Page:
Why Did The Chicken Cross The Road?

Thomas de Torquemada: Give me ten minutes with the chicken and I'll find out.

Hippocrates: Because of an excess of light pink gooey stuff in its pancreas.

Carl Jung: The confluence of events in the cultural gestalt necessitated that individual chickens cross roads at this historical juncture, and therefore synchronicitously brought such occurrences into being.

Douglas Adams: Forty-two.

Jacques Derrida: Any number of contending discourses may be discovered within the act of the chicken crossing the road, and each interpretation is equally valid as the authorial intent can never be discerned, because structuralism is dead.

Timothy Leary: Because that's the only kind of trip the Establishment would let it take.

Nietzsche: Because if you gaze too long across the road, the road gazes also across you.

Oliver North: National Security was at stake.

Katherine McKinnon: Because, in this patriarchial state, for the last four centuries, men have applied their principles of justice in determining how chickens should be cared for, their language has demeaned the identity of the chicken, their technonogy and trucks have decided how and where chickens will be distributed their science has become the basis for what chickens eat, their sense of humor has provided the framework for this joke, their art and film have given us our perception of chicken life, their lust for flesh has has made the chicken the most consumned animal in the US, and their legal system has left the chicken with no other recourse.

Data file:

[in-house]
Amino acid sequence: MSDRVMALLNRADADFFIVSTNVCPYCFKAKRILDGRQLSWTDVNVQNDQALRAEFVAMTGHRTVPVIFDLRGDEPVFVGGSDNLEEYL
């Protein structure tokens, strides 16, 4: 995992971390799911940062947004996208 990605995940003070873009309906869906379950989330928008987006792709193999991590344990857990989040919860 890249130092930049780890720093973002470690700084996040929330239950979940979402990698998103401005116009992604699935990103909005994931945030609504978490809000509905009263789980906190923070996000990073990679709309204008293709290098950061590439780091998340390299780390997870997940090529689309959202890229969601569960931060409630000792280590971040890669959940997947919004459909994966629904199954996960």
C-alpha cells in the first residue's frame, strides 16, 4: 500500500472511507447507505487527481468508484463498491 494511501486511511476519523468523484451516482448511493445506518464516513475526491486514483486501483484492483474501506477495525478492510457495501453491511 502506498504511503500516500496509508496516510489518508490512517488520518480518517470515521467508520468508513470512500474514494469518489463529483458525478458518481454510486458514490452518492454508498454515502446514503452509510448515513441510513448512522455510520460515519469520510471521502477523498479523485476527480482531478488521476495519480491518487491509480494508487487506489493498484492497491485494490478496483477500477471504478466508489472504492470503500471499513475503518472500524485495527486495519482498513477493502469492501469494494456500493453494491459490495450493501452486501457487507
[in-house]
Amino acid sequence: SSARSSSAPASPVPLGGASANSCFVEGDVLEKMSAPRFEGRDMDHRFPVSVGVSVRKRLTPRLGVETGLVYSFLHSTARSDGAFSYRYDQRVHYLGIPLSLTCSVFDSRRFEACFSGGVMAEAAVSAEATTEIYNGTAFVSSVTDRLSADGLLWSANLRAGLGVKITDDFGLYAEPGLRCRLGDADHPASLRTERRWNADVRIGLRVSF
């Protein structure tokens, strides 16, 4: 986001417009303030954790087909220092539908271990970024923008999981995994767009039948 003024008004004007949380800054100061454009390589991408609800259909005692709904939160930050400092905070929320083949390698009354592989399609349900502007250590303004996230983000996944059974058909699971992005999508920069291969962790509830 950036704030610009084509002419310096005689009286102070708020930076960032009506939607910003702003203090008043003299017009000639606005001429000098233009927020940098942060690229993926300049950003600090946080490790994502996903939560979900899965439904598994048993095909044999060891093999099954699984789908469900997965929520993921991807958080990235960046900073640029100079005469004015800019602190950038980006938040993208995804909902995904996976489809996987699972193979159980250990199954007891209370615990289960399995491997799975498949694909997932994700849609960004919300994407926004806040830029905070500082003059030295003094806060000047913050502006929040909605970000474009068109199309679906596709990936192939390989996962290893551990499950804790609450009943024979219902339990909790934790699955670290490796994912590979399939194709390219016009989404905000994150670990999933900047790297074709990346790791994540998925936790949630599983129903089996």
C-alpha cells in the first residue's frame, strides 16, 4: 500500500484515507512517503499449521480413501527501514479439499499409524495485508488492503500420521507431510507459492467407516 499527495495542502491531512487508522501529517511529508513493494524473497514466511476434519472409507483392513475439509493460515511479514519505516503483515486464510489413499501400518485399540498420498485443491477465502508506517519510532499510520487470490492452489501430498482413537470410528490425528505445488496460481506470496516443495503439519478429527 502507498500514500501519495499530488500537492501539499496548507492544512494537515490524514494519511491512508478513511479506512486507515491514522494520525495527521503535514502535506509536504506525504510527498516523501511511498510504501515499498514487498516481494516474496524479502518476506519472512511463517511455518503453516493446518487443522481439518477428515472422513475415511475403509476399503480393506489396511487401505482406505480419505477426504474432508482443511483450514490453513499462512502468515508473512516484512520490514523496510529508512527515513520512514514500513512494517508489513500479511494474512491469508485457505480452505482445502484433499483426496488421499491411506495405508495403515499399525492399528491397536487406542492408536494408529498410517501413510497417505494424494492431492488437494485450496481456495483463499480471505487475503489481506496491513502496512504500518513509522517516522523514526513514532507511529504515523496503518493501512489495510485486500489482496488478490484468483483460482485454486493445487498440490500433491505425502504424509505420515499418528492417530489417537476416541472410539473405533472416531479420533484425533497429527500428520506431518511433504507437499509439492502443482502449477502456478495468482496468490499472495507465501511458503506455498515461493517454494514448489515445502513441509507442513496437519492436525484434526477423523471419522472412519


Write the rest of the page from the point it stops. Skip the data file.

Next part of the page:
Jean-Paul Sartre: In order to act in good faith and be true to itself, the chicken found it necessary to cross the road.

Salvador Dali: The Fish.

Ernest Hemingway: To die. In the rain.



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The man, passing through the market, saw a turtle for the first time, and surveyed it with great interest. The creature's head was withdrawn, but as the investigator fumbled about the shell, it shot forward and nipped his finger. With a howl of pain he stuck his finger in his mouth, and sucked it.

"What's the matter?" the fishmonger asked with a grin.

"Nothin'—jest nothin' a tall," the man answered thickly. "I was only wonderin' whether I had been bit or stung."
Advertisements are of great use to the vulgar. First of all, as they are instruments of ambition. A man that is by no means big enough for the Gazette, may easily creep into the advertisements; by which means we often see an apothecary in the same paper of news with a plenipotentiary, or a running footman with an ambassador.

THE LADY: "Well, I'll give you a $1.00; not because you deserve it, mind, but because it pleases me."

THE TRAMP: "Thank you, mum. Couldn't yer make it a $5.00 an' thoroly enjoy yourself?"
On Kids Way
The eloquent American clergyman, at a recent charity banquet said of charity:

"Too many of us, perhaps, misinterpret the meaning of charity as the local farmer misinterpreted the Scriptural text. This farmer, a prominent supporter of our church, entered in his journal:

"'The Scripture ordains that, if a man take away thy coat, let him have thy cloak also. To-day, having caught the hostler stealing my potatoes, I have given him the sack.'"